I also started to have a glass of wine several times a week. Not every day but more often than I did before. Specifically I drank red wine, preferably a Cabernet Sauvignon, which I've read is great for helping to lower cholesterol and is heart healthy because of its reservatrol content.
I've gone through at least three boxes of Quaker Oatmeal (not instant because I was eating instant last year and that only raised my blood sugar levels which now are below 100.)
I've been eating more nuts, specifically almonds every single morning. I grind these along with sunflower seeds and pumpkin seeds. I spread a couple of tablespoons over the oatmeal. I also throw in ground flax seed, as well as hemp seeds, and recently have been adding Chia seeds to the mix. A little cinnamon for blood sugar control along with a cup of rinsed blueberries (either fresh or frozen) and almond milk does the trick for me. I never get too hungry throughout the day.
I've also been making frozen yogurt pops using Activia yogurt. I purchased these pop makers through Amazon and these are working out better than expected.
What Dr. Oz tells us works! It truly worked for me. When the bloodwork results came in the mail from my doctor's office I couldn't open it at first. When I did I was quite pleased to see that I had lowered my cholesterol from 289 to 200, and I am still working on getting it lower.
Yes, I could have gone on statin drugs except I don't do well on meds because of side effects. Some people can take meds for cholesterol and blood pressure and not be bothered by the side effects I have never been able to tolerate meds that produce any side effects. I knew I had to believe as Dr. Oz does that getting healthy is a matter of becoming mindful about what we ingest into our bodies.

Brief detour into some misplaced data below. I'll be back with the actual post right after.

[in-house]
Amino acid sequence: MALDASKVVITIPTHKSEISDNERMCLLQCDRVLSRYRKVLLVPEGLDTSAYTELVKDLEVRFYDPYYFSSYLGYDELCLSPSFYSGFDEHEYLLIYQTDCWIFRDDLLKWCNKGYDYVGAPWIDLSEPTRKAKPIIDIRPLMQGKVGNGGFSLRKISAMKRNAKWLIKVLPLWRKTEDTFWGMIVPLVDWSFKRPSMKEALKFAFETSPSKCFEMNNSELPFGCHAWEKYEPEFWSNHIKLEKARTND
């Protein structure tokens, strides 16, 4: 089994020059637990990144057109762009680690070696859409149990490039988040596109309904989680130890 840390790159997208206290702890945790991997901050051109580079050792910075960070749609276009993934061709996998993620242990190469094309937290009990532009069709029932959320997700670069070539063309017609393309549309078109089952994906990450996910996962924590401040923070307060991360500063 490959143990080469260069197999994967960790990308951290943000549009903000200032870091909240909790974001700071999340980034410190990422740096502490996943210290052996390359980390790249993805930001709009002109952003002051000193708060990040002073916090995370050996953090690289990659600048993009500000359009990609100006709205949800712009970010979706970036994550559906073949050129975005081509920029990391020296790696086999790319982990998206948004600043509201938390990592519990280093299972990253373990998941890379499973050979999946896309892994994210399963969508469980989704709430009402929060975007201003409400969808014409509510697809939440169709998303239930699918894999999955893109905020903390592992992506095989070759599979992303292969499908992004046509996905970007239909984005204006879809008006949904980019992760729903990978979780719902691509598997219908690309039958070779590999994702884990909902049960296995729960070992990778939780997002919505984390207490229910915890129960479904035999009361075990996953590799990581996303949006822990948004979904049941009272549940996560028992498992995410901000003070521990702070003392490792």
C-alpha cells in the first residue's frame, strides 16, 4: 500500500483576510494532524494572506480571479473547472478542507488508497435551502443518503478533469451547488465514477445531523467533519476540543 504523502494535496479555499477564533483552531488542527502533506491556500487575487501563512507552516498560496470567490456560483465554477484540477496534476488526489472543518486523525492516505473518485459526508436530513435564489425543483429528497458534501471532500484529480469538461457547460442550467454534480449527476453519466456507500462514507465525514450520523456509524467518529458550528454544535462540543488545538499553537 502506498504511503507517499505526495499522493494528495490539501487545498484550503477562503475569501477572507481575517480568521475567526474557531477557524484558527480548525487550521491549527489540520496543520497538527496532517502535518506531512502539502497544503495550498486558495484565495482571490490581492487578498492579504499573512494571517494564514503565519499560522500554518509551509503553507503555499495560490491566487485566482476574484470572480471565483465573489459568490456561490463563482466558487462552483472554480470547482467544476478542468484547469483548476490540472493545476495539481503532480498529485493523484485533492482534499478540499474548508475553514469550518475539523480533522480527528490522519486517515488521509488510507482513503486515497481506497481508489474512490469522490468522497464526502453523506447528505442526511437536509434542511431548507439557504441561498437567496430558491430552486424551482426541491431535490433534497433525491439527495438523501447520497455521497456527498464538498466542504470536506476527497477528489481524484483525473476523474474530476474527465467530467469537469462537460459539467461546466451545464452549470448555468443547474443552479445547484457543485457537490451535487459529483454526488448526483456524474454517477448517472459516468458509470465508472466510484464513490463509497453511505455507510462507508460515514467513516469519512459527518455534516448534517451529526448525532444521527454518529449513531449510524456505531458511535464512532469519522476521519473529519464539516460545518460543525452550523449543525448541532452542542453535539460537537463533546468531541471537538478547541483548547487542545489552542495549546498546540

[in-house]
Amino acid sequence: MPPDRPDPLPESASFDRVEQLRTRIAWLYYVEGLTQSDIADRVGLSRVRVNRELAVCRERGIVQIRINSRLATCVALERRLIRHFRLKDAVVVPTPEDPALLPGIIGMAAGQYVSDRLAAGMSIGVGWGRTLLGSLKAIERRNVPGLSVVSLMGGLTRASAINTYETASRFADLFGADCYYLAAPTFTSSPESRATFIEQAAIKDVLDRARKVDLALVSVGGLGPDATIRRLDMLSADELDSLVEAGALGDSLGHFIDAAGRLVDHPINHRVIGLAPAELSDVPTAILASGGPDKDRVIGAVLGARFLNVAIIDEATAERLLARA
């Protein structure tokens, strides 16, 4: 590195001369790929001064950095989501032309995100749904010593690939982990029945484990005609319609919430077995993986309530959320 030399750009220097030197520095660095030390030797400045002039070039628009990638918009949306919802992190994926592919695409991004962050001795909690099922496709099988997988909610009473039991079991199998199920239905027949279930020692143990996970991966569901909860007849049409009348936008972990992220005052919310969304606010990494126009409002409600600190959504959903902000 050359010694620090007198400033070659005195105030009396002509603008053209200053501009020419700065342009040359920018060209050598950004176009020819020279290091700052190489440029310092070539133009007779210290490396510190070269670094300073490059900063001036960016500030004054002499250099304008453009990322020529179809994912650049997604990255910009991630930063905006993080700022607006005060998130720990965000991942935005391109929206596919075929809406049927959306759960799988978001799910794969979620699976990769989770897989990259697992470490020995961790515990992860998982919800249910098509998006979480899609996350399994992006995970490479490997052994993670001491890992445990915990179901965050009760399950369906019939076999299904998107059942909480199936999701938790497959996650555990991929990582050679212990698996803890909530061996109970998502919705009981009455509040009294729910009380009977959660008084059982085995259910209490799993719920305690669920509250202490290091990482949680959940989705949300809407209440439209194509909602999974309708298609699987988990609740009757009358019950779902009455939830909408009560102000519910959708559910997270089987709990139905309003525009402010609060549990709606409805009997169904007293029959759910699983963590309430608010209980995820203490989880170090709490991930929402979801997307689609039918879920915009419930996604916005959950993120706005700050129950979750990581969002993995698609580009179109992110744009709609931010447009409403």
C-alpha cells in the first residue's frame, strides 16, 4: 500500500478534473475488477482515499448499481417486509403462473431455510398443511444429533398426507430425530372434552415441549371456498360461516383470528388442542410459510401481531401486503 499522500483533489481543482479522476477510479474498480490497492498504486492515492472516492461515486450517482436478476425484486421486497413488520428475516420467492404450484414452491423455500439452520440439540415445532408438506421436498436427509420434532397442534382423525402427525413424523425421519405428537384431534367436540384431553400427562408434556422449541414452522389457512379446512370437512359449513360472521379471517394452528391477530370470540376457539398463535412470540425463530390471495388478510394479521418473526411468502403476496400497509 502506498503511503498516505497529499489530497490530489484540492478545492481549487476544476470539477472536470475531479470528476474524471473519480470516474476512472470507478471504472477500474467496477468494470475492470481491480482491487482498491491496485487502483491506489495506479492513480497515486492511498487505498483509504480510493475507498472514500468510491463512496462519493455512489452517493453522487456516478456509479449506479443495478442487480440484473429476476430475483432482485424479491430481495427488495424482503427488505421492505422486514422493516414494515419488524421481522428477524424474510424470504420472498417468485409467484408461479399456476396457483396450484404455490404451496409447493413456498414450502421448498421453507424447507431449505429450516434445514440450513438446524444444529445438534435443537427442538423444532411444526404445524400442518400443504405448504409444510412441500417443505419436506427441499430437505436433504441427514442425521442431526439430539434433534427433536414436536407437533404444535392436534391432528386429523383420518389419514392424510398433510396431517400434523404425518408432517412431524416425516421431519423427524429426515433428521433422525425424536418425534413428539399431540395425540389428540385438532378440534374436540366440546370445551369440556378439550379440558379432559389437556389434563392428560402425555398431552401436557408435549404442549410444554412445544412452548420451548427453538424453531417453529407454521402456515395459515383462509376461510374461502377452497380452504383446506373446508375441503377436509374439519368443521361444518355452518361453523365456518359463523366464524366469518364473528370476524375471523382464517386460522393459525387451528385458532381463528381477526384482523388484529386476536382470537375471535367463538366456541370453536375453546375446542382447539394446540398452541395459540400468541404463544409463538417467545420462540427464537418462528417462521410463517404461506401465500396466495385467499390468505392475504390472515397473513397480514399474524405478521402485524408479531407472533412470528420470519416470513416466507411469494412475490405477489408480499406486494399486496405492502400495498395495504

We are essentially feeding machines. I'm not sure when it started, probably with the advent of industrialized food processing that we may have been led to believe we can ingest all the processed foods that is produced into our systems. Unfortunately, our bodies don't know this and do much better on whole foods that has not been processed in any way. If you think about it, organic foods, foods that come from the earth is pretty much all we need to thrive. A package of Twinkies, or a package of processed hot dogs is not going to do that. Whole foods produce certain chemical reactions deep within our cells that processed food can't come close to providing. It's like running a car on alcohol and not gas and hoping the right interactions are taking place, when in fact none takes place and the car eventually no longer works.
When you think about it, we probably could do without at least 90% of what is sold in terms of food in our grocery stores. As Dr. Oz tells us by doing our shopping around the perimeters we in fact need very little if anything from the inside aisles.
I recently read 180 billion dollars is spent on the treatment of diabetes, a condition that is caused by diet and lifestyle. I'm not only hoping but I'm praying that more young people like the young lady I met today in the grocery store will make it a point to learn about what their bodies really need, what they should be eating, and what they can do for themselves in terms of mindful shopping as well as mindful eating.
Only then will we see these astronomical figures of healthcare costs go lower and to a saner level. I'm also thinking what our country could have done with that 180 million dollars. First on my list is educating ourselves on getting healthy and staying healthy by eating the correct foods and living an active life.
Thanks Dr. Oz!